Speaking of taking the road in front, Train is the most gripping tale of all for its character’s indecisiveness—if it could even be called indecisiveness. Jackson, a young soldier coming back from the war, only goes with the flow, going where the wind and the railroad take him. He doesn’t plan his life, nor does he decide anything to do, he lets his path and any circumstance prevailing decide it for him. When he stops at a ranch on the way home, he never knows that being agitated by a restless cow will lead him to so many years of life there, at first doing some repair work for the ranch owner and then for her neighbors, and later living with and caring for her as her friend and family. He doesn’t intend to do so, nor does he intend to do so forever, for when there is a hint of it ending sooner rather than later, he takes a turn and nips it in the bud. Later on, he even takes a more twisted path as he almost encounters his past girlfriend, if we could call her so, for he doesn’t want to face his awkward past, or perhaps he just doesn’t want to face the fact that their relationship is more complicated than he wants it to be.

Pride is another compelling story, especially for its physically and psychologically imperfect character. “Imperfect” may be a simple, negative word, but it can always strike your pride and makes you want to cast out people around because their existence and help will only make you feel like an incapable person unfit for anything and even for being independent. It is, more or less, what Munro seems to project the main character to be, for it is what the reader gets from his nature, from the way he behaves and thinks. He lives alone with his mother, as Oneida, one of his townspeople he’s quite acquainted with, does with her father. When the man falls sick, Oneida takes care of him, whether he wants her to or not. As he gradually recovers, however, things get awkward for he doesn’t wish to get anymore of her helping hand, especially when she offers to live with him in his empty house now that his mother has passed away. He refuses it, he rejects it, for pride or anything else that prevents him from feeling pity for himself. But then he realizes that it is Oneida who deserves pity more.

Closely scrutinized, with Dear Life Alice Munro seems to want to hold a mild, subtle and yet firm rebellion against the society, religion, even against fate that has its title to mold and direct what lives people should live. The narratives she presents to readers suggest that they are somewhat stirred by characters unwilling to comply with any rules but their own, even creating no path but their own. They seem so unbounded, unrestrained like those in the last four stories (The Eye, Night, Voices, and Dear Life), where she, to some extent, describes herself as a rebellion who cannot just say yes to her mother’s orders. This notion seems affirmed when in the story Haven Munro ironically tells about a man called Uncle Jasper who cannot live without confirming to his religion’s strict rules and customs. He is so adamant that his own sister only gets his cold shoulder, even until to her grave, and his wife can only be the “yessir” robot for she fears he might treat her the same way or explode unreasonably. If this is not a criticism of common radical obedience, I don’t know what.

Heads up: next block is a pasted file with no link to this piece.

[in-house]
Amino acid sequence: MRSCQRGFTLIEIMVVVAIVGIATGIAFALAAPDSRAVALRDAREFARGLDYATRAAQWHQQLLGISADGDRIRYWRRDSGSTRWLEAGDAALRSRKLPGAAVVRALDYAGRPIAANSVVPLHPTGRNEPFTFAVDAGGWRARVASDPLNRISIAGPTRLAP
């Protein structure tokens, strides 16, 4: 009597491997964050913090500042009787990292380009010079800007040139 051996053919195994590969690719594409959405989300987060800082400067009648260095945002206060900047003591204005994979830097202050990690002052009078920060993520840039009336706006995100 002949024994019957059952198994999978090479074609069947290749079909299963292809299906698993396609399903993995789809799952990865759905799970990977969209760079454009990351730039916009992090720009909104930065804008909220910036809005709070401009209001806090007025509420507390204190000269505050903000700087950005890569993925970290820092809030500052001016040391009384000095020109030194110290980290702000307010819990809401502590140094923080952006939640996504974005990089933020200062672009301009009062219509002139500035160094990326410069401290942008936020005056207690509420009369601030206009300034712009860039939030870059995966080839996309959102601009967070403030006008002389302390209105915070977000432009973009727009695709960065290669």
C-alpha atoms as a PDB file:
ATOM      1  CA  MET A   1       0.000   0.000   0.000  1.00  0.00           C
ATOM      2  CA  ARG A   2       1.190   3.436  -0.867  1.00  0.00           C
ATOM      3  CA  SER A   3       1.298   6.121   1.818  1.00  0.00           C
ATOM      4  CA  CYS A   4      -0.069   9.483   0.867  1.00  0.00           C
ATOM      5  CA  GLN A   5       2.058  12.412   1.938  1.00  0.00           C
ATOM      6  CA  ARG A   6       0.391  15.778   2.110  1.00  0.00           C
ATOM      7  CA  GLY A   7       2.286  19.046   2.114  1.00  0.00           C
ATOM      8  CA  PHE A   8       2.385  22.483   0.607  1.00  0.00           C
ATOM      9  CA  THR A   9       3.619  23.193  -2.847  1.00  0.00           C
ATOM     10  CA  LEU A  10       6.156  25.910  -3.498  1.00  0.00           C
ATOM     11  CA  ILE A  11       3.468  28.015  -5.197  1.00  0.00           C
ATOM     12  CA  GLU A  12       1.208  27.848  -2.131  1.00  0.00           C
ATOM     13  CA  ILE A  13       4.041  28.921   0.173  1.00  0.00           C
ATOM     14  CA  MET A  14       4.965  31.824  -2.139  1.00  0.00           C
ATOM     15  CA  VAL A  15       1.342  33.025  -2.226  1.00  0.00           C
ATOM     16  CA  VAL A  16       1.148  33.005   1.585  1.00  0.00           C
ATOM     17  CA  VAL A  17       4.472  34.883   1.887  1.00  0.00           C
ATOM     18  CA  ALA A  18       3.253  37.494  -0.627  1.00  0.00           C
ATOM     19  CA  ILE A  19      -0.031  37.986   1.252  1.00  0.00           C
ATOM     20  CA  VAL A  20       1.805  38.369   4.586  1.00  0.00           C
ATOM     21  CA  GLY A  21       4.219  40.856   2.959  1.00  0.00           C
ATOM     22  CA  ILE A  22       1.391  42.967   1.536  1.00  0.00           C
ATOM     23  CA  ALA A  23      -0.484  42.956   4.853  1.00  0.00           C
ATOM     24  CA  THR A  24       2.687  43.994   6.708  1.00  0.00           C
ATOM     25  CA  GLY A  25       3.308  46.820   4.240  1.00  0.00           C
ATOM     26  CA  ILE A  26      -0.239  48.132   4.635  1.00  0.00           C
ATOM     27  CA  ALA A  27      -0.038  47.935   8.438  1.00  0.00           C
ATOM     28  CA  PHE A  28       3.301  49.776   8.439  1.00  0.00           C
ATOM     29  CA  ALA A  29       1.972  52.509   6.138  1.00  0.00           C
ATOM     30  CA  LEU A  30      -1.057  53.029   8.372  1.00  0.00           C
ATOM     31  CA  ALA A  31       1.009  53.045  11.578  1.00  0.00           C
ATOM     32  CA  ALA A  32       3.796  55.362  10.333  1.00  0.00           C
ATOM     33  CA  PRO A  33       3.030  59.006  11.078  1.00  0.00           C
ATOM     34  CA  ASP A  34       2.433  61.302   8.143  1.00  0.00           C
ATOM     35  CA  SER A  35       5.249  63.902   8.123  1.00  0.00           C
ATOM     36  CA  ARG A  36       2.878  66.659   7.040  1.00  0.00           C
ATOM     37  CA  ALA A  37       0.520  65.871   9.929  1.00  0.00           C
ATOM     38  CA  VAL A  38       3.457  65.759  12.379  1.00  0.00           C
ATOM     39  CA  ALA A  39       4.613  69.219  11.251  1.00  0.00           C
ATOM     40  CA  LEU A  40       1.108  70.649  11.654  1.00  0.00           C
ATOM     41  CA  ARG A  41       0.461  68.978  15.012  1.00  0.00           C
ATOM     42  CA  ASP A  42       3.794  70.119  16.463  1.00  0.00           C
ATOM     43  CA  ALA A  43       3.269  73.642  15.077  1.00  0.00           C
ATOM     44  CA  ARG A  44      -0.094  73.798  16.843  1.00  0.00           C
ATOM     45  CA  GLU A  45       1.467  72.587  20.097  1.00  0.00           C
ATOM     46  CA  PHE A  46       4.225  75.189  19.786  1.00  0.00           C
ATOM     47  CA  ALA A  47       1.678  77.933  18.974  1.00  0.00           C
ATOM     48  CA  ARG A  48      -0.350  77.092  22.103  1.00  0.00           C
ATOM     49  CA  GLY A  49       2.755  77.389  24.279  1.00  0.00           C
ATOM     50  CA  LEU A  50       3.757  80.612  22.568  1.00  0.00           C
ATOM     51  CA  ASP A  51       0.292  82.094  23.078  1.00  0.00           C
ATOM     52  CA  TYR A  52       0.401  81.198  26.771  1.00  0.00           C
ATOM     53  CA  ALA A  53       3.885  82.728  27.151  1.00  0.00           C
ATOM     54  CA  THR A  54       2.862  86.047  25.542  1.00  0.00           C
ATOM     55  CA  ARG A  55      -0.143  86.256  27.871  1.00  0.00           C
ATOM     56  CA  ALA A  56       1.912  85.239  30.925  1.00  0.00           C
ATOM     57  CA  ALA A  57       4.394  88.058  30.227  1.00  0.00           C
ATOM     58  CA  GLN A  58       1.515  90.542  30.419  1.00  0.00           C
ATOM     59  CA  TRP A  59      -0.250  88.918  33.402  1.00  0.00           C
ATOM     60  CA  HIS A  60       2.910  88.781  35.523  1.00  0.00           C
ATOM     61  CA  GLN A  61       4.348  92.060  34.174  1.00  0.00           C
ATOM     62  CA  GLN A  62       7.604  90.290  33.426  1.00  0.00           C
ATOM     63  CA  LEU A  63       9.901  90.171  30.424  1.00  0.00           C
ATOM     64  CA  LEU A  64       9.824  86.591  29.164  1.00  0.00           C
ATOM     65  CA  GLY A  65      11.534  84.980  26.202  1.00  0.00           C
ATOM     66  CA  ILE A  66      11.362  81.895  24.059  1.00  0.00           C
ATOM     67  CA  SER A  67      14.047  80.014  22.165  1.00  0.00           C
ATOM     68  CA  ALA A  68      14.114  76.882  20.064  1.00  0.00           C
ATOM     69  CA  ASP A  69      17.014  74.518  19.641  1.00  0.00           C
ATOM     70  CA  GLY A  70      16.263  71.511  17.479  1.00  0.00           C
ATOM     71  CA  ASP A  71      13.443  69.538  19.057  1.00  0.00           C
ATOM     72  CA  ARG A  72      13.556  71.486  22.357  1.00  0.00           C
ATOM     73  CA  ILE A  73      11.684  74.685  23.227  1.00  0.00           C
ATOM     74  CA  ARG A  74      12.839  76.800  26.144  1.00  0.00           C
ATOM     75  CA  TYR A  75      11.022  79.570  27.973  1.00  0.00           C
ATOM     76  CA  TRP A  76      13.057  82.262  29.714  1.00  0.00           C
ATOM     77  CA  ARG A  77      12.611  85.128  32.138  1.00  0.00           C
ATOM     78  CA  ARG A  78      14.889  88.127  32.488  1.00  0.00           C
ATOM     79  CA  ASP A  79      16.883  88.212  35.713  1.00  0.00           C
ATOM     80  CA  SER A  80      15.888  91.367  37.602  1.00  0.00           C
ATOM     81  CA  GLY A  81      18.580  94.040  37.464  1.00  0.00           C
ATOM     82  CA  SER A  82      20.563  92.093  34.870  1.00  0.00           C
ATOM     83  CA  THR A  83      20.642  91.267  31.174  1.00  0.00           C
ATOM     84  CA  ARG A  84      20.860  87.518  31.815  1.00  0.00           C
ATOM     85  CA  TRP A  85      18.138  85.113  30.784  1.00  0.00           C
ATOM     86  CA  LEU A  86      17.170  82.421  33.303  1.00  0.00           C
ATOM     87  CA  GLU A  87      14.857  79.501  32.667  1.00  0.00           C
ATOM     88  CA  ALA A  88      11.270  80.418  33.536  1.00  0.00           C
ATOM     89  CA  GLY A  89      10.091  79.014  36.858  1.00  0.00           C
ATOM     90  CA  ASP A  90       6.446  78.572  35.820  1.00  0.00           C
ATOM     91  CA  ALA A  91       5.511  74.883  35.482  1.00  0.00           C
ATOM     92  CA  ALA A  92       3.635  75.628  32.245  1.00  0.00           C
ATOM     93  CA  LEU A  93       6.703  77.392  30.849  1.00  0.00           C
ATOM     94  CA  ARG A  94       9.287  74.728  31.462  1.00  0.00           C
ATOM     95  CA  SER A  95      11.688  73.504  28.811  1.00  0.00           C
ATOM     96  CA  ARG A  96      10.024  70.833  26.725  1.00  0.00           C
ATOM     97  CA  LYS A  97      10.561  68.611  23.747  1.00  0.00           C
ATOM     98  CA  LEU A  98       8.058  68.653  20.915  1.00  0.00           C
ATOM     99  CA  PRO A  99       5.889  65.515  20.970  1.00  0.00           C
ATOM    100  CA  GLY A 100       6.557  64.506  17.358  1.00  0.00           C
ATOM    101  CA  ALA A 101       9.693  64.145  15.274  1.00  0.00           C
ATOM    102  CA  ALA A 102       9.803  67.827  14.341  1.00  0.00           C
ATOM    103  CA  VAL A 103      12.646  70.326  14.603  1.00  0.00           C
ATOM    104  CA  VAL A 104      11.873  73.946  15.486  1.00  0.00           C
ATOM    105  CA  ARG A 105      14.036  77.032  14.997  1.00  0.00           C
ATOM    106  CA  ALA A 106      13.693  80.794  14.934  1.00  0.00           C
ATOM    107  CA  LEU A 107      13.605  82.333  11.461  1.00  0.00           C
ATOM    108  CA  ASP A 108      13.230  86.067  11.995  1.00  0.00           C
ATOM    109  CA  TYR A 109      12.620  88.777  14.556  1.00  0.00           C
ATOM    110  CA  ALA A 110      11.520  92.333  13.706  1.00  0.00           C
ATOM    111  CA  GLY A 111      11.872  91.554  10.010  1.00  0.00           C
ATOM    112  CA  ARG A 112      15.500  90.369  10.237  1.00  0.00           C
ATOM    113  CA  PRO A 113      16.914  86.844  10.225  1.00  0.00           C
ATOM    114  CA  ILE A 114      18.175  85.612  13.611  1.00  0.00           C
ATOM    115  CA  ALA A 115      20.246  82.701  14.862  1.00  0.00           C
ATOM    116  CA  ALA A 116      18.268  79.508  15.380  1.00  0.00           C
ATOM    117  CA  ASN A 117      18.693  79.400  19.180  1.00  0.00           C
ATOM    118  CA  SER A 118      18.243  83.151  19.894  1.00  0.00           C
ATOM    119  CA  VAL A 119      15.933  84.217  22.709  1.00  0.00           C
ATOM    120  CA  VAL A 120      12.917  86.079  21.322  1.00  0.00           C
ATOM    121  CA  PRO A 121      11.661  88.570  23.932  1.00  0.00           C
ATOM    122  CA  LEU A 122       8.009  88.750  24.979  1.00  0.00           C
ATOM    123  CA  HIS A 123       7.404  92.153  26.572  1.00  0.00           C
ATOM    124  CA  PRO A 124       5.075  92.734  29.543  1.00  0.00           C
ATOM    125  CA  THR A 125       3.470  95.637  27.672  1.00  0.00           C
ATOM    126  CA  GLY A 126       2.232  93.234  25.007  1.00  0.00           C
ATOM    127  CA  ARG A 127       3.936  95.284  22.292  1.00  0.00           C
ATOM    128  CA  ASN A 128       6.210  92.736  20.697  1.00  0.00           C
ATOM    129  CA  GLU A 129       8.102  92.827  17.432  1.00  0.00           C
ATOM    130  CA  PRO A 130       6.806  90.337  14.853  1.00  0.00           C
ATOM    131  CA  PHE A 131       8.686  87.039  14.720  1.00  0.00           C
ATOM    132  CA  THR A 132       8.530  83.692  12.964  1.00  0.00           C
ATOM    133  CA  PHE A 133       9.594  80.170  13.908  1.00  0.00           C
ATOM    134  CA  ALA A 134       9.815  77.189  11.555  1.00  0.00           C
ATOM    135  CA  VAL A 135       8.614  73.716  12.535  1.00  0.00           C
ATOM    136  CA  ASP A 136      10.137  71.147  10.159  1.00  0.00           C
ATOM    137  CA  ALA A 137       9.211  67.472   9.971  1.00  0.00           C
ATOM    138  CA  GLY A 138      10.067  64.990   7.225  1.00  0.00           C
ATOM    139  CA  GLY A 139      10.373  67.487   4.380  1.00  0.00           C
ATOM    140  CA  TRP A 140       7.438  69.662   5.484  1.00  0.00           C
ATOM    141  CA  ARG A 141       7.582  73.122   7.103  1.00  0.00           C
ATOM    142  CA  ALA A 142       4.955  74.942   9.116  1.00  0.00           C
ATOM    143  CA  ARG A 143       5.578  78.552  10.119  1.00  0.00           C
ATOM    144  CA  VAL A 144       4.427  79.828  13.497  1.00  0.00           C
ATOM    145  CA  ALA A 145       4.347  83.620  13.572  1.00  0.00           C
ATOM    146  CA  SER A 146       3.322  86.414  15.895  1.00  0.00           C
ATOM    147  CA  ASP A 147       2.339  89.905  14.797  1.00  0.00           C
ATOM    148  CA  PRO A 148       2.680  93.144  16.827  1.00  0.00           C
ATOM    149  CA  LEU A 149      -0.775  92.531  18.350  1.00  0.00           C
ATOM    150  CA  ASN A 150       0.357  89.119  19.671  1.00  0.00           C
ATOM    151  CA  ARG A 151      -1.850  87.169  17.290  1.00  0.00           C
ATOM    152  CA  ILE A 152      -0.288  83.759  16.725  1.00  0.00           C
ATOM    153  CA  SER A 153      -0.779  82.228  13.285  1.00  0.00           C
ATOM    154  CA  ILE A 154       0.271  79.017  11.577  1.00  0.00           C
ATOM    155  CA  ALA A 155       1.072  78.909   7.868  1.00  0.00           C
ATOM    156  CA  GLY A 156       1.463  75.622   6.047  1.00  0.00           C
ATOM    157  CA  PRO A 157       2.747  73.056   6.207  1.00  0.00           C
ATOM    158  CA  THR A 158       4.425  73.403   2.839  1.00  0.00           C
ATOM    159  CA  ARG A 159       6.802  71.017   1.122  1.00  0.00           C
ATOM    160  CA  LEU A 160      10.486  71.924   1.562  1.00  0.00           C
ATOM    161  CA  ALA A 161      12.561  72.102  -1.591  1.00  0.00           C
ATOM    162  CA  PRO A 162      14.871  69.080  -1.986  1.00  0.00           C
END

Alice Munro doesn’t try to be smart in her use of language or style, she appears to be modest at most: simple, humble, to the point, though she is at the same time not deterred from complicating the plots and/or obscuring the storylines, like those of Leaving Maverly, Train, and Pride. She cleverly manages to trick readers into believing in her simplicity and text readability while the context of each fictional narrative is so much more than that. Zooming them in, however, those stories are most likely not made up of events with any chronological orders, but rather of the complicatedness of the characters inhabiting their realms. It is those characters who drive the plot motors, it is them who create such complexity which leads to secret love affairs, troubled childhood, lost, suspicion that at the end the reader comes to a feeling of bitterness. Or probably they come to no end at all, for our dear life is so full of mystery.

Like it or not, Dear Life is a book that somehow, inexpicably, can make readers rather feel bad at the end, and yet it has the beauty that not many stories have. The impression it makes on the reader is then generally as complicated as its own contents.

Rating: 3.5/5